Monday, March 4, 2019

Journey into Canon

For some reason, I've been thinking about Tolkien RPGs recently (I think, stemming back to that mysterious map from the Amazon LOTR show that got posted, and the slight uptick in online LOTR discussion which followed).

Playing in Middle-Earth, like any setting tied to an overwhelming literary / film / ludo canon, presents the question: what do you do about all the famous stuff? This isn't as much of an issue with some media settings, say, Star Wars, which is already an expansive enough universe to support a bunch of different storylines. But it pops up with other settings, like Tolkien, especially as it is my fervent belief that you should generally play as hobbits in any Middle-Earth campaign, and the canonical record on adventuring hobbits is very sparse. (Of course, it is fully possible to play many adventures without caring about this at all, but that is not the subject of this post.)

One solution is: rather than playing around canon, play within canon. Years ago, former Wizards of the Coast producer Greg Bilsland had a few blogs about playing through the original Dragonlance module (which had been his childhood fantasy keystone) with his group, and the great fun they had. (Of course, the history of Dragonlance is that the books were kind of novelizations of the authors' home D&D campaign.)

A few years ago, inspired by this, I tried my own take on it: I ran a D&D campaign based on the plot of my own childhood fantasy keystone, Baldur's Gate, with original PCs. It was semi-successful, probably due to the fact that only one player had played Baldur's Gate, and that the story didn't work as well without all the Candlekeep and Bhaalspawn stuff.

But that wasn't my first experience with playing through established storylines. In the year 2000, when I, an old person, starting playing RPGs seriously, my friends and I didn't start with Dungeons & Dragons. We had D&D 3.0, but for some reason, our favorite game was actually Wheel of Time (I don't remember where it came from, but freshman year, the Wheel of Time saga was hot shit). And being teens muddling our way through RPGs, without the entire current internet there to teach us how to play, we mostly repeated a few stock scenarios over and over.

One scenario was that our adventurers entered the town of Whitebridge (why? I have no idea. It was on the map) and proceeded to fuck it up. The opening scene was always that we were meeting with the Mayor of Whitebridge and then attempted various coups and seizures of the throne until we were killed by an armed response from the Whitebridge police. Once slain, we would create new characters and then set them upon the same usurpious path.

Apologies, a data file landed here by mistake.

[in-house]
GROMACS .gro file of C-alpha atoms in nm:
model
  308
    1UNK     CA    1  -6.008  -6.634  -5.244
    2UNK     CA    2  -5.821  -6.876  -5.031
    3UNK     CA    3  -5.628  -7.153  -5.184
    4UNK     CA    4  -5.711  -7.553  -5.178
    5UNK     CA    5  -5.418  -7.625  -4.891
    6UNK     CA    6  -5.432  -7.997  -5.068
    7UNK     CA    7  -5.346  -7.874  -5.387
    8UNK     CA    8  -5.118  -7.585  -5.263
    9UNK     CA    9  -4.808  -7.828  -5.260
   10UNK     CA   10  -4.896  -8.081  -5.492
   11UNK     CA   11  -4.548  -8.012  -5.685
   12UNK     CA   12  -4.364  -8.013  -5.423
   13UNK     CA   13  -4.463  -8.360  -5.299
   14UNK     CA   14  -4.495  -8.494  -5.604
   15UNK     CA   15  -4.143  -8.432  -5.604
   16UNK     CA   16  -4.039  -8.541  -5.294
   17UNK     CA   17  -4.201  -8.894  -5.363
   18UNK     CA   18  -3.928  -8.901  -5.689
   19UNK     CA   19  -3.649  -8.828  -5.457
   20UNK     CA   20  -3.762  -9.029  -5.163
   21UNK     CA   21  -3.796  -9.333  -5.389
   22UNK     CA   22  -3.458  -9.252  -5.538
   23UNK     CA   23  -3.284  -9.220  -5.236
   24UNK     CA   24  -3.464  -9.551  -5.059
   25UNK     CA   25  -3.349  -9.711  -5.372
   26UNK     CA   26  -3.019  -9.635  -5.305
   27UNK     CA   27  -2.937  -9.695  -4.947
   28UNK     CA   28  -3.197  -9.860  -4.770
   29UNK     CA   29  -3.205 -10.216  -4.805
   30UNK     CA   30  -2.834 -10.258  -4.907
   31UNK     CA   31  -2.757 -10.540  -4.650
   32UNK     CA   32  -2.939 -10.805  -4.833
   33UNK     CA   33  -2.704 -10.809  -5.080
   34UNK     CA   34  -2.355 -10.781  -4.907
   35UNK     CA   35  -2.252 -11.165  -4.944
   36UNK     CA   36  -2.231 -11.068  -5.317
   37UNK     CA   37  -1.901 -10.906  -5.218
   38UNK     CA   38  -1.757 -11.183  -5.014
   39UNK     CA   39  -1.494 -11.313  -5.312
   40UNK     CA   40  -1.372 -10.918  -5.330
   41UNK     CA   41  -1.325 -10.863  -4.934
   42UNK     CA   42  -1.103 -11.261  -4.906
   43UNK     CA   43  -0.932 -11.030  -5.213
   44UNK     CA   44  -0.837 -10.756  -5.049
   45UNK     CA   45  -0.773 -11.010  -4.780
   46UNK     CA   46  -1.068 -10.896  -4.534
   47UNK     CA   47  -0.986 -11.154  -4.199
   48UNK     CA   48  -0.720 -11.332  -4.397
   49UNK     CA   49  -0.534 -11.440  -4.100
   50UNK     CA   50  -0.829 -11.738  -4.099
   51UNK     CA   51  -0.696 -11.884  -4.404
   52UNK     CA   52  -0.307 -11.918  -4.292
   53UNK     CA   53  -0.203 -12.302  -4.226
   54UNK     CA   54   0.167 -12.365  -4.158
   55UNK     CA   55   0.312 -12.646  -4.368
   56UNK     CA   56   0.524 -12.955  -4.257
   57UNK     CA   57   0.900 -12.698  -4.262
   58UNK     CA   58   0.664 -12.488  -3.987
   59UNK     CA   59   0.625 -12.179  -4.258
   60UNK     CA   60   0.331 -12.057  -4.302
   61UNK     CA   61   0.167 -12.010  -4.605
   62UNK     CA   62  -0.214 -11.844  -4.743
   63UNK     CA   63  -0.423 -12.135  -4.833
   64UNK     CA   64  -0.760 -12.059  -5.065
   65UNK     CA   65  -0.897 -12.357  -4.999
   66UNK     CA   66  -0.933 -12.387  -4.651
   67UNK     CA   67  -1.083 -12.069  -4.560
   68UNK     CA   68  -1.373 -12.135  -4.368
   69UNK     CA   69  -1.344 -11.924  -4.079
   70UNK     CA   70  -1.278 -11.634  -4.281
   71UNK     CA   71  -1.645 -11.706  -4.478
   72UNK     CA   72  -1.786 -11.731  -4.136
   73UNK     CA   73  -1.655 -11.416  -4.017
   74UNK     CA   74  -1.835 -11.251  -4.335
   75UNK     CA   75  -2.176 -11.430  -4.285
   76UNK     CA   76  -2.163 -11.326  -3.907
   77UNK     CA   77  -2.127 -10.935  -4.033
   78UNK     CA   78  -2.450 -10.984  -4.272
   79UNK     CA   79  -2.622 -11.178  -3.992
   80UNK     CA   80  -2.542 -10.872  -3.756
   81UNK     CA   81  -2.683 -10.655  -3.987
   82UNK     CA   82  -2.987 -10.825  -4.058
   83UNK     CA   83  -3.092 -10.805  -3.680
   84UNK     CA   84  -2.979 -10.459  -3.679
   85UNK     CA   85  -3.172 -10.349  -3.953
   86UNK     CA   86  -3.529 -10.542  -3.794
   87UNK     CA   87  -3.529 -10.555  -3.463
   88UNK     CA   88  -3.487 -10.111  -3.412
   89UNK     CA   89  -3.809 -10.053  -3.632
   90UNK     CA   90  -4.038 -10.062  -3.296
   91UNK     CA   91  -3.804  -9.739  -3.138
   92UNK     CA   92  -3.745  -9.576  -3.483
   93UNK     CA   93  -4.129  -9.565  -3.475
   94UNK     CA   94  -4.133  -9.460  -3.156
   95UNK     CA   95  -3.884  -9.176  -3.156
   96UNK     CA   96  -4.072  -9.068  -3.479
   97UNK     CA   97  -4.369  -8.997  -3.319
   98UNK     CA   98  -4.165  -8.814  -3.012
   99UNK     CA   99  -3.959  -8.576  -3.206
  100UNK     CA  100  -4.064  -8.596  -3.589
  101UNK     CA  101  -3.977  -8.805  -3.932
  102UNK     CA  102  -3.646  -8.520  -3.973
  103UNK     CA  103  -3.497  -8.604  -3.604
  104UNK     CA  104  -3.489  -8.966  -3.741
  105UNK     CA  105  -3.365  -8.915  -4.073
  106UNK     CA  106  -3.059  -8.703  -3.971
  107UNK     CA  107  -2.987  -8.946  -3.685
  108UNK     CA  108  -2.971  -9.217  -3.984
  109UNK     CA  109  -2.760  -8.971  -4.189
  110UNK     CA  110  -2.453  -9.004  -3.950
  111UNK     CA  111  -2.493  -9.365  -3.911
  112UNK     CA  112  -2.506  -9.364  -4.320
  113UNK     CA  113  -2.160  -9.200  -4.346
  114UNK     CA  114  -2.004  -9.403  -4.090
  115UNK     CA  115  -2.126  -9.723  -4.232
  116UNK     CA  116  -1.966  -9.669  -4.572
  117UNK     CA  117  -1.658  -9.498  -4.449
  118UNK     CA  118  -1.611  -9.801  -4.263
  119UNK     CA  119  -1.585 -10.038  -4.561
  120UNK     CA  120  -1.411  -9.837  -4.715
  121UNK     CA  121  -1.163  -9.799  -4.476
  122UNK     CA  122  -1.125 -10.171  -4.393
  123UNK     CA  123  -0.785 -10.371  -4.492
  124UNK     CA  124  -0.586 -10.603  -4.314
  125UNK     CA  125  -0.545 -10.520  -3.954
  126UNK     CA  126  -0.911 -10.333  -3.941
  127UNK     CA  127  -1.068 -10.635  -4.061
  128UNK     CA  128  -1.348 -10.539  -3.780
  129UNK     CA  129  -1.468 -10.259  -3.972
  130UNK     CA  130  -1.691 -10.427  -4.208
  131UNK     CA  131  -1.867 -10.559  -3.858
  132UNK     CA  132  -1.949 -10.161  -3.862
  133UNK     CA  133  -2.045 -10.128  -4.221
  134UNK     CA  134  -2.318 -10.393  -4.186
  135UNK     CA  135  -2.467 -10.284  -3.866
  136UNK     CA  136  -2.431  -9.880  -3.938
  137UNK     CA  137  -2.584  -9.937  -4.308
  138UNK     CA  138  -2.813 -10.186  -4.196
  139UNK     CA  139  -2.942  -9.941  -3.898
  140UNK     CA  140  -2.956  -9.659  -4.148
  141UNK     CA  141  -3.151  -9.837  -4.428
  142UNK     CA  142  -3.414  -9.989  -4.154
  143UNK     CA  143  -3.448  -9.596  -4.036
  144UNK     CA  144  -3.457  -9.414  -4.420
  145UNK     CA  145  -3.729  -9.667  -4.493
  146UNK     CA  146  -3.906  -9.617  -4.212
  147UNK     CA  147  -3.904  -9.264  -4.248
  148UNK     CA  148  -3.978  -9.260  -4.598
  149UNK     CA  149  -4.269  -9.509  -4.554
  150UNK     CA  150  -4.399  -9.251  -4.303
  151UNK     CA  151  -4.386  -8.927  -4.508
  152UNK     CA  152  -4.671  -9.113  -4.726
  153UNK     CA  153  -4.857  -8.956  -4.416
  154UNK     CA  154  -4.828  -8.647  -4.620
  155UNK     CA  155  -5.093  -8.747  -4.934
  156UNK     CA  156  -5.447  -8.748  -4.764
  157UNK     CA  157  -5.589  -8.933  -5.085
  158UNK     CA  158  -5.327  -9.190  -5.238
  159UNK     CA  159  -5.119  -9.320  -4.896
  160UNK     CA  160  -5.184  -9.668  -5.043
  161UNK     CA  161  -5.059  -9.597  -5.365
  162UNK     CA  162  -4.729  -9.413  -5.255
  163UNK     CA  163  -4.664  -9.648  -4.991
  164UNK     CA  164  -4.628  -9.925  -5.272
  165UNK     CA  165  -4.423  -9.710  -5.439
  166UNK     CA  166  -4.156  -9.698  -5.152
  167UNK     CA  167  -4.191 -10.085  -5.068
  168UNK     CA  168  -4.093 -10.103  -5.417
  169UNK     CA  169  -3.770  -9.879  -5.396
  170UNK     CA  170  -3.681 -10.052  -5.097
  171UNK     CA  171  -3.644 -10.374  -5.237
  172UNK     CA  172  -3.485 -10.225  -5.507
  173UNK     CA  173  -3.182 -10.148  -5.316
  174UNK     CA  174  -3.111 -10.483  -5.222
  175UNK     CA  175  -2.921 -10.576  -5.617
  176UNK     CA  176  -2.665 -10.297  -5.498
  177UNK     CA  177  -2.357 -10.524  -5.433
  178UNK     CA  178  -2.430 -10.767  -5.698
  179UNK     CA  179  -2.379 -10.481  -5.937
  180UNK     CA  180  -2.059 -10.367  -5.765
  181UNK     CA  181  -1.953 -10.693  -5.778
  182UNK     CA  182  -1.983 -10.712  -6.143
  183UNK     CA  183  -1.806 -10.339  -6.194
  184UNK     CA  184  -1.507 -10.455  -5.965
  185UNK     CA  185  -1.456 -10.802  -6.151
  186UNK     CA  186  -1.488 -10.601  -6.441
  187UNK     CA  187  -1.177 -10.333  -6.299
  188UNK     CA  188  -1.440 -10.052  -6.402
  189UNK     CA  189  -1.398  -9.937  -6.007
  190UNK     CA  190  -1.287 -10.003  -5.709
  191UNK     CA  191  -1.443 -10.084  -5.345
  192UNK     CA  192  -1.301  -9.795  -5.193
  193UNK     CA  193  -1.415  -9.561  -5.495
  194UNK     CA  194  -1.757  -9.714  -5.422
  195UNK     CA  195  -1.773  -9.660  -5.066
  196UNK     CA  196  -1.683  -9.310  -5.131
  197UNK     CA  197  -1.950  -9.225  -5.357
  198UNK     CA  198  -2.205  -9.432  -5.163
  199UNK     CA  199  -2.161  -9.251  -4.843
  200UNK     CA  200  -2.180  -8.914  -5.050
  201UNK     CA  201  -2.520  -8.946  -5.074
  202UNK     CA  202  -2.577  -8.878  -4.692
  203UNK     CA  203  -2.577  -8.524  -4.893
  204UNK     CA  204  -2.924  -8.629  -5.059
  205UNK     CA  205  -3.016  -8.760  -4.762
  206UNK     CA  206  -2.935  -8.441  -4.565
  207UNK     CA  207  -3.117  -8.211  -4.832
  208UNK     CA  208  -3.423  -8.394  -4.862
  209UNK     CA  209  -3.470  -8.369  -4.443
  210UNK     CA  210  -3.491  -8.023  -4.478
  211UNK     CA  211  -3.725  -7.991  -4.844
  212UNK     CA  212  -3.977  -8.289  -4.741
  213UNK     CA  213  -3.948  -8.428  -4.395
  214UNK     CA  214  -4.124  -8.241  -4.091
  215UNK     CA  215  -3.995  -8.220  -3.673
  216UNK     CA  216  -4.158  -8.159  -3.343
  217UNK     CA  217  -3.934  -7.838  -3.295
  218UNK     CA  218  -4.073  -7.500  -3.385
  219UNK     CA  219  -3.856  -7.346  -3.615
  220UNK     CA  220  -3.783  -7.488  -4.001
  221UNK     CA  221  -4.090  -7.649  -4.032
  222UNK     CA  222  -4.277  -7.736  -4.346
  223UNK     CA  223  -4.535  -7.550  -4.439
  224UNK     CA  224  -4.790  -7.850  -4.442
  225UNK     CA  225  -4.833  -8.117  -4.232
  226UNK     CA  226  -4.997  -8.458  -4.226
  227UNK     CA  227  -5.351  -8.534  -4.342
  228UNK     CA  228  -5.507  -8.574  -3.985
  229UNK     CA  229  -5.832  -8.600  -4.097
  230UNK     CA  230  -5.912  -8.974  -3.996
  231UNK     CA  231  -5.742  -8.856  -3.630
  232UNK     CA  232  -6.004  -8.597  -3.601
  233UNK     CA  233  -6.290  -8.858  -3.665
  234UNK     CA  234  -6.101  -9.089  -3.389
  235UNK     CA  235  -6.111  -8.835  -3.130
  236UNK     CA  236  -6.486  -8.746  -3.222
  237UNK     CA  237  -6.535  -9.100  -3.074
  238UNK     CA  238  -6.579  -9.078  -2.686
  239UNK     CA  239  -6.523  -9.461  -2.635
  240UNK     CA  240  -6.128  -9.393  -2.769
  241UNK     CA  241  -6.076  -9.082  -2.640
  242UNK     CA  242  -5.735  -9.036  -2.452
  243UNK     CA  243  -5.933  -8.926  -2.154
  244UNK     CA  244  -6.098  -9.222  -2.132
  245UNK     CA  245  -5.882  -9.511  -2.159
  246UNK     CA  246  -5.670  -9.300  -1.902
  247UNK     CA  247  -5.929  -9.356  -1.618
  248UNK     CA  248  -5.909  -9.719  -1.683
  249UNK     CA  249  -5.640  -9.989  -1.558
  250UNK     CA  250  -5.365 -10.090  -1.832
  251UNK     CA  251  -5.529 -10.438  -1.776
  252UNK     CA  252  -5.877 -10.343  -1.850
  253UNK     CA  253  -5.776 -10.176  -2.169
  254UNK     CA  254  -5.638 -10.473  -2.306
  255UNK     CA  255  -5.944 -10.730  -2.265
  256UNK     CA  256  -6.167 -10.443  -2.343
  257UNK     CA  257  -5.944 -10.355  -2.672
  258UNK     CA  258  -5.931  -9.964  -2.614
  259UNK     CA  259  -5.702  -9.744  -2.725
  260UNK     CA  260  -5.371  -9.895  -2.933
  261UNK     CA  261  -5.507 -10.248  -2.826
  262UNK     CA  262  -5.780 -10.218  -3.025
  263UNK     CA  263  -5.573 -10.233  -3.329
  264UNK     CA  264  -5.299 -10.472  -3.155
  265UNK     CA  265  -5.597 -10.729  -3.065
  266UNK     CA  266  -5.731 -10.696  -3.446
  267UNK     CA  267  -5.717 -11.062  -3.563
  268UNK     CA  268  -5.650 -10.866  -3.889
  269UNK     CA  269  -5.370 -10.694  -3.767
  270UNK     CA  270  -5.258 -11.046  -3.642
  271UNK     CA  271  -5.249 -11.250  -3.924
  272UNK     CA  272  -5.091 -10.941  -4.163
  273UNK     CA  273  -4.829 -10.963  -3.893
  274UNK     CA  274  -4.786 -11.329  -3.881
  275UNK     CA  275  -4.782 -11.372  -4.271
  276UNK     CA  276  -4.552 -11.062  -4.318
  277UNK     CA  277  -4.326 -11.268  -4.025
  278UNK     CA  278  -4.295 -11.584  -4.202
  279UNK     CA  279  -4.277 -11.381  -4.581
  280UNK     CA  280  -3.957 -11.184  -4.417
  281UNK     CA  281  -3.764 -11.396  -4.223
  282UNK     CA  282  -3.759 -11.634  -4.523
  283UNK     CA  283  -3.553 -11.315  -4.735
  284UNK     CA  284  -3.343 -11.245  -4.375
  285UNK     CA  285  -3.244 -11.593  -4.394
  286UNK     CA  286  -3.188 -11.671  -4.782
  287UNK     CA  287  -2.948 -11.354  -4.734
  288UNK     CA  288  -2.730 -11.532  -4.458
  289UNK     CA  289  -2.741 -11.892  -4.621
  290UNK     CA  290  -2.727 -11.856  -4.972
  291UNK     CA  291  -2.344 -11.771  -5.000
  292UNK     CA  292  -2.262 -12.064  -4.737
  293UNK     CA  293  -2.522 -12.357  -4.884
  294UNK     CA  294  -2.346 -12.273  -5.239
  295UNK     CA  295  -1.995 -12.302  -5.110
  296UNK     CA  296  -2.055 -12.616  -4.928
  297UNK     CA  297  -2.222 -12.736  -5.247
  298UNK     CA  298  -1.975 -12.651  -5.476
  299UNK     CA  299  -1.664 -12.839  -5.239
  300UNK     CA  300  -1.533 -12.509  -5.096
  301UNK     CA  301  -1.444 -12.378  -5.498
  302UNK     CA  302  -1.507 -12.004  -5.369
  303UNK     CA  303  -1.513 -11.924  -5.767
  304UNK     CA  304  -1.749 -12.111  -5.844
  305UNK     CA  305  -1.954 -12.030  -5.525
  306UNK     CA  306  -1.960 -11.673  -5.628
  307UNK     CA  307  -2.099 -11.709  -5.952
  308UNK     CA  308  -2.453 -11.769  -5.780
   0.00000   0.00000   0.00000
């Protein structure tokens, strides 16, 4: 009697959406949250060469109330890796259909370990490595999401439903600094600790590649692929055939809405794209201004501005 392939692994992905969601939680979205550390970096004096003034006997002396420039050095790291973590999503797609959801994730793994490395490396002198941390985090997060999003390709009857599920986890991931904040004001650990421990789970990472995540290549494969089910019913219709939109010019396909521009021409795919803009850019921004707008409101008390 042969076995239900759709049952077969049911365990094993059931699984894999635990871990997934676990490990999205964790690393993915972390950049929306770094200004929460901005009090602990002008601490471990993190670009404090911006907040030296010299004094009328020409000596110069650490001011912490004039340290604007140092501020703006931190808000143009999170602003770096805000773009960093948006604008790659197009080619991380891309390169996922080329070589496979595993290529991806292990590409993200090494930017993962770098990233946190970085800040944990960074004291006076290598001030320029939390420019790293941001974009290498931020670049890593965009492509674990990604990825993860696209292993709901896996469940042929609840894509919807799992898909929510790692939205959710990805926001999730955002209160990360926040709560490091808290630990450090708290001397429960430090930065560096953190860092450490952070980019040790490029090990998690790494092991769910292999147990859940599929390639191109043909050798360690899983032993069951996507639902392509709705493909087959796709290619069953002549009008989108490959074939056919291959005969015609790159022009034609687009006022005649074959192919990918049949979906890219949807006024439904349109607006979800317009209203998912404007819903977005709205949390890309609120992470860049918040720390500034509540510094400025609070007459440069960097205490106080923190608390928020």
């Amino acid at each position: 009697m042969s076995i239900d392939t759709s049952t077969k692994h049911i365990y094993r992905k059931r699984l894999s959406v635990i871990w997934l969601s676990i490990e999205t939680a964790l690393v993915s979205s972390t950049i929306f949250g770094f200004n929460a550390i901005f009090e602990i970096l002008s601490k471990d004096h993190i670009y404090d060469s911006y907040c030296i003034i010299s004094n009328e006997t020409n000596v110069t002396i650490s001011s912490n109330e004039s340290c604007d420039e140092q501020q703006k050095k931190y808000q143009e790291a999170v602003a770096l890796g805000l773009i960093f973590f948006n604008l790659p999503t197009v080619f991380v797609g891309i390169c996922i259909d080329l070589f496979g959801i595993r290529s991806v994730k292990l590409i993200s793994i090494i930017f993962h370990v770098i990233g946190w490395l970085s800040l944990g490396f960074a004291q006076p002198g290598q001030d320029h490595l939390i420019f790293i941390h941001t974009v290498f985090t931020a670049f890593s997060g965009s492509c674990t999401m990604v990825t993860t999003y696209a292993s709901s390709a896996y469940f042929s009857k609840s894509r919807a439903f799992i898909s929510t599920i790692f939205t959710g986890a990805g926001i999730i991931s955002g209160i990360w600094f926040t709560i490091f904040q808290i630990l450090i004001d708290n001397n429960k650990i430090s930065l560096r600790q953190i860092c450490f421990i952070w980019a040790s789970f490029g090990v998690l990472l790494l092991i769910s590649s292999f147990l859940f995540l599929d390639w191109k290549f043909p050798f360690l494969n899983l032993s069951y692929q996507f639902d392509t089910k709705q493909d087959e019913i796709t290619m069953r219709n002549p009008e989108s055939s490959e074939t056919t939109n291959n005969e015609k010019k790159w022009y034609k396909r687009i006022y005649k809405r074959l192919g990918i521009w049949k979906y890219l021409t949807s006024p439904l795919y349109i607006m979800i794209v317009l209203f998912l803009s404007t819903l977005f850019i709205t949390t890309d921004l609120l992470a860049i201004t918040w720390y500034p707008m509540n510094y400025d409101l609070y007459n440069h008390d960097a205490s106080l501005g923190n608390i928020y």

A better scenario was: we played the opening chapter of The Eye of the World over and over. In this chapter, farmboy Rand al'Thor and his friends live in a quiet village which is suddenly attacked by monsters. After stopping the monsters, they abandon their village and embark on an epic quest across the wider world.

We played this scenario many times, not as Rand and his pals, but as original characters. Would we save the village? Would our characters' parents be killed by trollocs? Would we manifest strange magical powers? Etc. But for whatever reason, we never used this as a springboard into an actual campaign, like its literary inspiration. We just liked that scenario. Why? Who knows. We were fourteen. (As far as I remember, the first real campaign was when I GMed a long-running d20 Call of Cthulhu game, starting my journey into Earth-set RPGs. Yes, I know, the d20 era was truly a grand time to be a child.)

Circling back to JRR, it would be kind of fun to do a game where it's the Scouring of the Shire, but your hobbits save the day. Or you could go fully mad and just play the whole fucking saga with your own hobbits. What sort of bullshit would happen if your OC went on the Quest of the Ring? Of course, these are fun topics for an old man to idly consider while avoiding paid labor, but unlikely to ever pass.